It seems fitting that the first defining moment of the 2020 Tokyo Olympicsheld not in 2020 but in 2021, in a bubble meant to separate it from Tokyowas also its most disconcerting: Simone Biles, high in the air, looking lost. Having performed one and a half of the planned two and a half twists of her vault, she suddenly flung her arms open to stop her spinning. Her body torqued, her head going one way while her legs went another, and then pitched forward, stumbling and lunging into a landing. It would have felt strange to watch any gymnast vault so awkwardly, but it was especially shocking to see it from Biles, who, normally, has unparalleled body control, and an unerring sense of herself in the air.
It also seems fitting that the second defining moment of the Games came when Biles recovered in an unexpected way, moments later, by telling her coaches and teammates that she was pulling out of the team competition. A woman whose name has become synonymous with pushing the limits of the body and mind had hit hers, and she had the strength to say so.
Initially, she said later, she was worried about her body as much as her mind. Given her loss of air senseher case of the twisties, as gymnasts evocatively call itshe knew that continuing in the competition could be dangerous. At the end of the day, its, like, we want to walk out of here, not be dragged out here on a stretcher, she told reporters. I just dont trust myself as much as I used to. And I dont know if its ageIm a little bit more nervous when I do gymnastics. I feel like Im also not having as much fun, and I know that.
The connection between the body and mind can be mysterious. Biles has won national and world championships with kidney stones and broken toes. She has, as the sportswriting clich has it, overcome every kind of adversity: the long odds of a difficult childhood; overt racism from envious competitors and their coaches; and, horrifically, sexual abuse at the hands of Larry Nassar, a team doctor whose predatory behavior was enabled by the very organizations that she continued, painfully, to representin part, she said, to hold it to account.
Athletes have always had bouts of the yips. Athletes have always been prone to alcoholism, anorexia, and other manifestations of mental illness. They have not always had the support, publicly or privately, to address these problems. But the climate has been shifting, and the connotations of terms that we associate with great athletes have been changing. Perseverance without considering the conditions that one is enduring can be arrogance, or recklessness. Toughness can lead to lasting damage. Fearlessness doesnt necessarily mean a free mind. In fact, we now know that some of those who were most often called fearlessyoung female gymnasts, flying and tumbling in astonishing ways under extreme pressurewere trapped in a system that cultivated fear. People can do a lot of things if they think they dont have a choice.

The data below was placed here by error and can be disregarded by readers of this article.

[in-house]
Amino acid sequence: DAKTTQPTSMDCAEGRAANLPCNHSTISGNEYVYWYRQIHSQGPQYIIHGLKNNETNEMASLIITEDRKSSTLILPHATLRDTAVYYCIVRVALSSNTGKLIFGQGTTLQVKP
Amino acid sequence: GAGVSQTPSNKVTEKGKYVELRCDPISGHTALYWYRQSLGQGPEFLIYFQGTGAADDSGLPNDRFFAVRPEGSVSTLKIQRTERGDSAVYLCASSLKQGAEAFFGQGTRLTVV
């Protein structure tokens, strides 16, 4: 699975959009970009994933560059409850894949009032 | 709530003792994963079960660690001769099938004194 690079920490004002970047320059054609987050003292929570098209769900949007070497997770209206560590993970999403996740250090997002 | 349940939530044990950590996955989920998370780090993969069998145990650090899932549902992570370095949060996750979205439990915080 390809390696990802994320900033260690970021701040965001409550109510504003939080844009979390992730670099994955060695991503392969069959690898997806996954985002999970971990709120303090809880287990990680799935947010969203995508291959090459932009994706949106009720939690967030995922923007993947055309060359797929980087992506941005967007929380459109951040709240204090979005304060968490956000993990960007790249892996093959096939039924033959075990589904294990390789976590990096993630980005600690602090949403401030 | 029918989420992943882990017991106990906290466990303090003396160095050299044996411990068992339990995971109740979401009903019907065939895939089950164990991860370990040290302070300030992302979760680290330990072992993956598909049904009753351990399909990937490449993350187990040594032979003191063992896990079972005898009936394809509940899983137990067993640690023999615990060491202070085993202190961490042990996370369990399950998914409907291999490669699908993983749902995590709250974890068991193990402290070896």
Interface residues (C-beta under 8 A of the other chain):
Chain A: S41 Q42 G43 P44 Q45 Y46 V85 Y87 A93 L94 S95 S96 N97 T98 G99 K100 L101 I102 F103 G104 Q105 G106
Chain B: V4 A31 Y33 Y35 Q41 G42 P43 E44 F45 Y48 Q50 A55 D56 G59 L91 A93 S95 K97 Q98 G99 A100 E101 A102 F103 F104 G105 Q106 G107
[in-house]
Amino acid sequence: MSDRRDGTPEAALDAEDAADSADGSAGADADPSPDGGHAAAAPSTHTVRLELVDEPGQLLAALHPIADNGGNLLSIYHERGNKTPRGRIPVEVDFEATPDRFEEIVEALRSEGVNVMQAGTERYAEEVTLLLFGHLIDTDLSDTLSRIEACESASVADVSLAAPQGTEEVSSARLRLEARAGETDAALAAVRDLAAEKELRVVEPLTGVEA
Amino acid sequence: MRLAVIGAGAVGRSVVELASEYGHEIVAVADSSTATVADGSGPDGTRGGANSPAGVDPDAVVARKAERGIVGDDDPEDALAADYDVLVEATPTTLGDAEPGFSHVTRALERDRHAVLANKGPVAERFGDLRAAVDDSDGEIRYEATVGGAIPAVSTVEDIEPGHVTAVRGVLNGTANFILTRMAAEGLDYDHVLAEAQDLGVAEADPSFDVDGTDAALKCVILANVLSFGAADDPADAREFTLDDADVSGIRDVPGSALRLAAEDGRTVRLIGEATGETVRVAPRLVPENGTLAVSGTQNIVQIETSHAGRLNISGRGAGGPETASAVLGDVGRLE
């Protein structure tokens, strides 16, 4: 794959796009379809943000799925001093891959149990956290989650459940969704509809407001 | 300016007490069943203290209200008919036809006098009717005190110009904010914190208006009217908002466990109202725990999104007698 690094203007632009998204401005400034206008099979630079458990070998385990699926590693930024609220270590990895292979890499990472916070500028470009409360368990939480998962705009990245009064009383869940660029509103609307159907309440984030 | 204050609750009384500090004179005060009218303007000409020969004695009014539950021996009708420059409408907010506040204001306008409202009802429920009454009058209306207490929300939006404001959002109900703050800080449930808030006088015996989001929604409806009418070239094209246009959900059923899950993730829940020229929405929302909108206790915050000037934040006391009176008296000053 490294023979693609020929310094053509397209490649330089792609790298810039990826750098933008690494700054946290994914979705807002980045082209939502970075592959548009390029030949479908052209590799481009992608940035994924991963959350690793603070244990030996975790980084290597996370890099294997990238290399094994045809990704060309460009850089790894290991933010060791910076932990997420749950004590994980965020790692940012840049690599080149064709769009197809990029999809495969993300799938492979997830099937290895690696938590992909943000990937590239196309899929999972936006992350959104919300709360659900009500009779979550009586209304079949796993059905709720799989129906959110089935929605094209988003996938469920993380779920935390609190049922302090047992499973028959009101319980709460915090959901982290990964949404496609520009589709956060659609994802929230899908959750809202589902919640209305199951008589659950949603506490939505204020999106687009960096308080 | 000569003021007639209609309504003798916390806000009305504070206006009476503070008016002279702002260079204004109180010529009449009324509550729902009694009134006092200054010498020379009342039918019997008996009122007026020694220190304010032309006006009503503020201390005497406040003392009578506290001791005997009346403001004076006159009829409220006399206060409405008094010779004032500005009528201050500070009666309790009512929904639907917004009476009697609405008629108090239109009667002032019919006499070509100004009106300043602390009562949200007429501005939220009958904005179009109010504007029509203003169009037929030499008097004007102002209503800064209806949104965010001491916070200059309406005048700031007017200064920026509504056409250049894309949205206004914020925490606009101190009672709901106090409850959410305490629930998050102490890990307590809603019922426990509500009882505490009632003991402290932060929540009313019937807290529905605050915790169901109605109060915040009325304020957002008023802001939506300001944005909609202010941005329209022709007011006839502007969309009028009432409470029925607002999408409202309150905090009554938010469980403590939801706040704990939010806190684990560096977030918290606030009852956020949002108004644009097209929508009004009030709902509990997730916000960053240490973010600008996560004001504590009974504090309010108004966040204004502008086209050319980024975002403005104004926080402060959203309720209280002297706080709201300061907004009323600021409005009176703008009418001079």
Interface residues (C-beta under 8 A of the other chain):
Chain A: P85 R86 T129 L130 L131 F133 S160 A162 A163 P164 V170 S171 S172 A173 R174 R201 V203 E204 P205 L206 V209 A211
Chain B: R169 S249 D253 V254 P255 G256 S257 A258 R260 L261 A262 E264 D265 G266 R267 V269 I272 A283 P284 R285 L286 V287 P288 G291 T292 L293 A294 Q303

I didnt quit, Biles wrote, on Instagram, as she documented her difficulties performing skills that had been, to her, second nature. My mind & body are simply not in sync. The twisties had struck her before, she explained, though this was the first time she had lost her ability to twist on every apparatus. Could be triggered by stress I hear but Im also not sure how true that is, she added. Other gymnasts have said that the twisties can be exacerbated by stress or difficulties out of the gym but that they can also strike for seemingly no reason at all. Its the craziest feeling ever, not having an inch of control over your body, Biles went on. Whats even scarier is since I have no idea where I am in the air I also have NO idea how Im going to land.
Its impossible to say what part, if any, the bizarre circumstances of the Olympics played in her loss of air sense: the empty stands, the yearlong delay, the mounting pressure to be a redemptive force, the relentlessness of the pandemics progress. Regardless, Biles has been open about what a difficult year, and Olympics, it has been. The last thing Biles normally does before she competes is look in the stands to find her family. In Tokyo, for the first time in her career, her parents werent there to watch her perform.
When these Olympics began, Tokyo was in a state of emergency, and, throughout the Olympics, day after day, the city set new national highs for cases of the coronavirus. The news about the virus is worsening again almost everywhere. As Americans were tallying medals in the pool and on the track, U.S. officials back home were scrambling to cope with the Delta variant. What was supposed to be a summer of celebration, a chance to appreciate the power of community and the human spiritthe ideals of the Olympics, more or lesswas turning into a time of confusion and uncertainty.